How You Lost Control of Your Local Schools

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How did unconstitutional four-year state education plans get to be legal?  Or are they? 

In their new book, Deconstructing the Administrative State: The Fight for Liberty, Emmett McGroarty, Jane Robbins, and Erin Tuttle tell us about the over-reach by bureaucrats in past decades through an “administrative” central government. They highlight the administrative state’s assault on the constitutional authority that U.S. states have in our federal form of government. Vast areas of state policy are now controlled by anonymous federal bureaucrats.

It is time to reduce the power of unelected bureaucrats in education by putting an end to most federal education mandates in kindergarten through 12th grade. It has always been clear that the federal government has no constitutional role in education policy making. Among the most egregious examples of over-reach by the United States Department of Education into the K-12 school system are:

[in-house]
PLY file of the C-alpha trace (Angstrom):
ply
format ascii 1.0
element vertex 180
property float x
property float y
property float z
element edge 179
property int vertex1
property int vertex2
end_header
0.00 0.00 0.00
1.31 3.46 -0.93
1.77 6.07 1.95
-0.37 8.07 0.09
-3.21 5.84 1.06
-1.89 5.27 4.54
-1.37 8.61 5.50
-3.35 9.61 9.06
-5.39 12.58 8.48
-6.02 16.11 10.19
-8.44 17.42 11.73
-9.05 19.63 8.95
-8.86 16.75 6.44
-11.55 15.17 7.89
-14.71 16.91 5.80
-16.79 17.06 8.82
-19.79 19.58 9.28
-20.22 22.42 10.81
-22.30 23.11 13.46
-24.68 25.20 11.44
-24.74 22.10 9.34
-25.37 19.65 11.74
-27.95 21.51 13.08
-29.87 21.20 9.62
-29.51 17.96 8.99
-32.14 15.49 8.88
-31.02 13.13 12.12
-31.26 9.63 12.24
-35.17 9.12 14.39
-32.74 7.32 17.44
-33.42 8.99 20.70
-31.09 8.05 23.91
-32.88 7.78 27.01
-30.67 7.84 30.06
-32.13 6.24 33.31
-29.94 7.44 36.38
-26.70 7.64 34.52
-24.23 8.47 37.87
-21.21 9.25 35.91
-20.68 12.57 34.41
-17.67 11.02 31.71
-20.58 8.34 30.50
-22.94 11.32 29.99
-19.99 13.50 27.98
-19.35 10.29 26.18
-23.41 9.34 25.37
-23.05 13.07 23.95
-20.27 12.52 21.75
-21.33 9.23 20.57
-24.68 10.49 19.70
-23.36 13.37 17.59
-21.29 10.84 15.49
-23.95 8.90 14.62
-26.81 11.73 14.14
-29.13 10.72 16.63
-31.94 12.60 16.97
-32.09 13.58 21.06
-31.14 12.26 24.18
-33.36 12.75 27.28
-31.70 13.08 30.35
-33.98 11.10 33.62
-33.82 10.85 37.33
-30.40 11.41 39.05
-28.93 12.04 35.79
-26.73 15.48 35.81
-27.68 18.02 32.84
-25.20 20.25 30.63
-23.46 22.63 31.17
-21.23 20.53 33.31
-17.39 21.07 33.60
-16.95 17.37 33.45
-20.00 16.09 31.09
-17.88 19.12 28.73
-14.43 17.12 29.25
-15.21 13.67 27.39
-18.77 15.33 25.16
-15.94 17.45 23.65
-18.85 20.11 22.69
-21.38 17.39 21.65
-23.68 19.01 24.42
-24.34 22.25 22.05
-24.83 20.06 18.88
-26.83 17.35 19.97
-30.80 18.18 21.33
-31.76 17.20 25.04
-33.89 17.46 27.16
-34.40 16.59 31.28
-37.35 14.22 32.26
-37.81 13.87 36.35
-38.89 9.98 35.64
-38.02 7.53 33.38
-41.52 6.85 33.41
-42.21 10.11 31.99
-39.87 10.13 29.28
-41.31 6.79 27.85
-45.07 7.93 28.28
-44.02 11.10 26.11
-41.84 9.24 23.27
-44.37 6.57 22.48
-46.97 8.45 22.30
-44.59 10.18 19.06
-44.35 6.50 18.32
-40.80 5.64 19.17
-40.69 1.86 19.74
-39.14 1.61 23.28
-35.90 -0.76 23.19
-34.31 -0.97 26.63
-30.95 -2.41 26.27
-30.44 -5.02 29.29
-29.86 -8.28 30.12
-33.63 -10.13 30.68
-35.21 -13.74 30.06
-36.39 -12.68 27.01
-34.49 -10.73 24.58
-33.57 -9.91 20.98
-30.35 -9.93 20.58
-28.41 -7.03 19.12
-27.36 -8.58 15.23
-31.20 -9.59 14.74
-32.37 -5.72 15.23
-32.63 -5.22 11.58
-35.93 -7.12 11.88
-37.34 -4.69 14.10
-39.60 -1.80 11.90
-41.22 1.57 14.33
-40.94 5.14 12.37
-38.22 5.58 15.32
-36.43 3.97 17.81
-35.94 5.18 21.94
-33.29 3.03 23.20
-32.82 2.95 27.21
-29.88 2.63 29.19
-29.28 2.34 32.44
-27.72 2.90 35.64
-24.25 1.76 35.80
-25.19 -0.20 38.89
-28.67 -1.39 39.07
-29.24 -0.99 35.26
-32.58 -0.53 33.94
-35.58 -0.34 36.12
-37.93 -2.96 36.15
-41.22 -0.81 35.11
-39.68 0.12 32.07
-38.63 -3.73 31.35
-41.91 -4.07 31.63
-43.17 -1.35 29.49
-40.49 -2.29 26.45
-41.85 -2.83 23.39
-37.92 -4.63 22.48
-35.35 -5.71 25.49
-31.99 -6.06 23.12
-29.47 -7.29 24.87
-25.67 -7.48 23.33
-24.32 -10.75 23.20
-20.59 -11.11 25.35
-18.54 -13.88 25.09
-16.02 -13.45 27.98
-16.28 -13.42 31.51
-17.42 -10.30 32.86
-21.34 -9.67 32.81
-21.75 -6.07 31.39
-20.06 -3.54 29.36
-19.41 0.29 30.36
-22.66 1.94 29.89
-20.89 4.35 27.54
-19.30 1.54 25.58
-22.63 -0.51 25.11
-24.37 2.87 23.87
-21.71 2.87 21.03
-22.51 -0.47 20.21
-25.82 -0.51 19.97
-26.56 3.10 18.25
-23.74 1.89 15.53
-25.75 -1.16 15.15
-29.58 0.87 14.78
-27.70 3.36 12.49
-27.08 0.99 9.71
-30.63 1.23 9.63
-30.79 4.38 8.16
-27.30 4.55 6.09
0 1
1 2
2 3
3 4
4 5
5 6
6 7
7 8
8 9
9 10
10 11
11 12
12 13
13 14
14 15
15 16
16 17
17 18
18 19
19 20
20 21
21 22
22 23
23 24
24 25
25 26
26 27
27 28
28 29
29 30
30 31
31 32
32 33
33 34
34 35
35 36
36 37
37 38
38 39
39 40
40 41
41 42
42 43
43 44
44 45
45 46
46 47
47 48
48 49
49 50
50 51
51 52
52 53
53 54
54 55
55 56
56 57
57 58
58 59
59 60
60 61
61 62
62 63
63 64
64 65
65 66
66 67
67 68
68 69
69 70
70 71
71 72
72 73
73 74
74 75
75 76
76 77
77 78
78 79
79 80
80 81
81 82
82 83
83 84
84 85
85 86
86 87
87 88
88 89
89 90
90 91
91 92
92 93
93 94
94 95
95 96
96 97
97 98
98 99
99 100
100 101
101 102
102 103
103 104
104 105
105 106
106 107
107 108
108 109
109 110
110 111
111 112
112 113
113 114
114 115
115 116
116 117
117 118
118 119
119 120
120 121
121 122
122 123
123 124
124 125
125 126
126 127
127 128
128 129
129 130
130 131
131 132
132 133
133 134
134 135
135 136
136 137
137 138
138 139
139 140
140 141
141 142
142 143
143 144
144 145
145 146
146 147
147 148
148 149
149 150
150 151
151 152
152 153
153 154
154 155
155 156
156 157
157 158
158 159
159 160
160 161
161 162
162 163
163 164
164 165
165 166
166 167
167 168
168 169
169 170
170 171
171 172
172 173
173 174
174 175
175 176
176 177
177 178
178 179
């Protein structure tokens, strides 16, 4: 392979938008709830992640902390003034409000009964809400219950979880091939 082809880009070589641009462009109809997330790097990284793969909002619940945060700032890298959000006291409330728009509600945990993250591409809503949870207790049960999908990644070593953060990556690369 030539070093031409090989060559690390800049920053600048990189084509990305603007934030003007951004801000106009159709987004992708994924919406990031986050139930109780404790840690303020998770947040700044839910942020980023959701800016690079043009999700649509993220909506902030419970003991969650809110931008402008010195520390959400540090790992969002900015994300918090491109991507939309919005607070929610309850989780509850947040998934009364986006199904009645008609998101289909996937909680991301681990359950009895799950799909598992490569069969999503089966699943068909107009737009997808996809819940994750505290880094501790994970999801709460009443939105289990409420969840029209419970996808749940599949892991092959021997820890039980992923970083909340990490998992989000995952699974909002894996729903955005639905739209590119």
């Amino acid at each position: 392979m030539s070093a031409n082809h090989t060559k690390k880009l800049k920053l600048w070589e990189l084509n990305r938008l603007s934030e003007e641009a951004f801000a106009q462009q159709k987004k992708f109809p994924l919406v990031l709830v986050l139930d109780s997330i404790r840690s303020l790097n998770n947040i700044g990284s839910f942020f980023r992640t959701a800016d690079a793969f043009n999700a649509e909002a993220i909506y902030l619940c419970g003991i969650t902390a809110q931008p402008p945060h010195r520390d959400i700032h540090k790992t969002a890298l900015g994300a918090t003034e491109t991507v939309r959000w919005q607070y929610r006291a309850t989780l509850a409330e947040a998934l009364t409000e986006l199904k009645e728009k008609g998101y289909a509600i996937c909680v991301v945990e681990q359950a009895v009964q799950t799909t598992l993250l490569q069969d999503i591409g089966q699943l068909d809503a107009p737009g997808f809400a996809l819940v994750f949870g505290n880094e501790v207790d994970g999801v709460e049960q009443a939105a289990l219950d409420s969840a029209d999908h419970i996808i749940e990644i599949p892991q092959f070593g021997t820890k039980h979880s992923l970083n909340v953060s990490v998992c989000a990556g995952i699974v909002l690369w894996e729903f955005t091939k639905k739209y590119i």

1)  Bribing most state boards of education to adopt inferior Common Core standards and, then, tests aligned to these inferior standards by means of the Race to the Top competition in 2010

2)  Using unelected bureaucrats at the federal education department to comment on and approve the four-year state education plans (under the Every Student Succeeds Act, or ESSA), all submitted without the approval of a state’s governor, state legislature, its local school boards, or the parents of the schoolchildren in the state

3)  Requiring states in the four-year education plans they submitted for approval to incorporate into all subjects in the school curriculum non-academic standards for social and emotional learning without approval of these standards by any state or local medical or public health boards

American education will begin to recover when parents and local teachers and administrators begin to regain control of local public schools, for which local taxpayers pay close to half on average while state governments pay for close to the other half. The federal government pays for about 8% of their costs.

Was the process used by the U.S. Department of Education legal? And:  If federal education officials had tried to use a constitutional process, such as a constitutional amendment, to try to get what they wanted (i.e., to centralize education policy making), who would have gone along?


Sandra Stotsky, former senior associate commissioner at the Massachusetts Department of Elementary and Secondary Education, is professor of education emerita at the University of Arkansas. Read her past columns here.